The first semester will lay the foundations of your studies, introducing you to historical research methods, and key sources, debates and methodologies in the history of health, medicine and society. You’ll take part in a source analysis workshop and gain practical knowledge of documentary, visual and material sources in the university and local area which can be used to study the history of health, medicine and society.
You’ll also develop specialist knowledge of the development of the history of medicine and the social history of medicine as historical sub-disciplines, and the place of health and medicine within the discipline of history.
In Semester Two, you’ll build on this knowledge with your choice from a wide range of optional modules, including specialist topics such as birth , death and illness in the Middle Ages; Medicine and warfare in the 19th and 20th centuries or disease and sexuality in Africa. You’ll also have the opportunity to work collaboratively with partner organisations, such as the West Yorkshire Archive Service, by studying the ‘Making History: Archive collaborations’ module.
Throughout the programme, you’ll develop your knowledge across a variety of areas as well as key skills in research and critical analysis. You’ll showcase these skills when you complete your dissertation, which will be independently researched on a topic of your choice and submitted by the end of the programme in September.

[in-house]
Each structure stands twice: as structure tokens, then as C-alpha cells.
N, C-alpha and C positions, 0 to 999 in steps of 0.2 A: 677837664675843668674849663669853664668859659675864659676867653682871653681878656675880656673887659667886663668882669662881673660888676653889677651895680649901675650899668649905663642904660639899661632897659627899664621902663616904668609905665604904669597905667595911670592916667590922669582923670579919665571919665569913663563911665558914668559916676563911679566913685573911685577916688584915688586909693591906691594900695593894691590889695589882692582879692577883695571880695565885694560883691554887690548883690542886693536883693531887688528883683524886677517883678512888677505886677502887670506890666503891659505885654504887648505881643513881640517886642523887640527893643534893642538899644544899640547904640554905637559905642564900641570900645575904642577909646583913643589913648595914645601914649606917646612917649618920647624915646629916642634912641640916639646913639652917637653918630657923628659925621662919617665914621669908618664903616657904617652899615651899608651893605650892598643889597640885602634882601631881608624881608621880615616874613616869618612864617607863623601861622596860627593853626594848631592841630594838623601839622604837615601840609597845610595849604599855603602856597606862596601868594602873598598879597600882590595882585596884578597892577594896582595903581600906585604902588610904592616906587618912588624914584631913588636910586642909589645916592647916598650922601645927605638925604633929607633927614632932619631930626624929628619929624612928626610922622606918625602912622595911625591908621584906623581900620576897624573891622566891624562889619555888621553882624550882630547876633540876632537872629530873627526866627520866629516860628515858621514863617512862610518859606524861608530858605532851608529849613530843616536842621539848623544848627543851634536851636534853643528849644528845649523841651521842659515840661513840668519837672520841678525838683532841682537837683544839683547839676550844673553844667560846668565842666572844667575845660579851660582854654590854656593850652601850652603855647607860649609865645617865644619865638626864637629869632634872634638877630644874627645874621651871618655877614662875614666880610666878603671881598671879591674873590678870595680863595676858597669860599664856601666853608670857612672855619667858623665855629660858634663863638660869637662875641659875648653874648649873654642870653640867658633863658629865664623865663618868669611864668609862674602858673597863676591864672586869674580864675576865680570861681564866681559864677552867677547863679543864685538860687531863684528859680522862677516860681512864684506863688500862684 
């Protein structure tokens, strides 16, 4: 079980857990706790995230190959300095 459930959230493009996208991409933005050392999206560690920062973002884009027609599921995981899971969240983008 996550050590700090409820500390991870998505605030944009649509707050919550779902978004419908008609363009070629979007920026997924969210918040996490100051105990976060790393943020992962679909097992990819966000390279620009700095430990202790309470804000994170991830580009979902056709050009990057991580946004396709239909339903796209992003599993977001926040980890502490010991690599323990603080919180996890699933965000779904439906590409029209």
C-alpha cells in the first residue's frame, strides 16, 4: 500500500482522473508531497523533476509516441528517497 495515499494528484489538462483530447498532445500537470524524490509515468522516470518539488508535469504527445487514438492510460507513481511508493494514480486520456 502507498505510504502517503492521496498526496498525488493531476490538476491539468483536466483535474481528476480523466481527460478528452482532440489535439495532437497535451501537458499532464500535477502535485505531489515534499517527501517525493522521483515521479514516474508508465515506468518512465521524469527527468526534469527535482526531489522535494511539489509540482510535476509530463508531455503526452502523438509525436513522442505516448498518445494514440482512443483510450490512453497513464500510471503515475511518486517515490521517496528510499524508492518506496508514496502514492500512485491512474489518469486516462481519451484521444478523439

If you choose to study part-time, you’ll study over a longer period and take fewer modules in each year.
We use a range of teaching and learning methods. The majority of your modules will be taught through weekly seminars, where you’ll discuss issues and themes in your chosen modules with a small group of students and your tutors. Independent study is also crucial to this degree, giving you the space to shape your own studies and develop your skills.
We use different types of assessment to help you develop a wide range of skills, including presentations, research proposals, project reports and essays, depending on the subjects you choose.
This programme will heighten your cultural and social awareness as well as allowing you to build your historical knowledge. You’ll also gain high-level research, analysis and communication skills that will prove valuable in a wide range of careers.
Graduates have found success in a diverse range of careers in education, research and the private sector. Many others have continued with their studies at PhD level. Your knowledge and skills will appeal to a wide range of employers, including in the charitable, education, healthcare, and heritage sectors .
We offer different forms of support to help you reach your career goals. You’ll have the chance to attend our career groups, meeting students with similar plans, or you could become a paid academic mentor to an undergraduate completing their final-year dissertation. You could also apply for one of the internships we offer each year.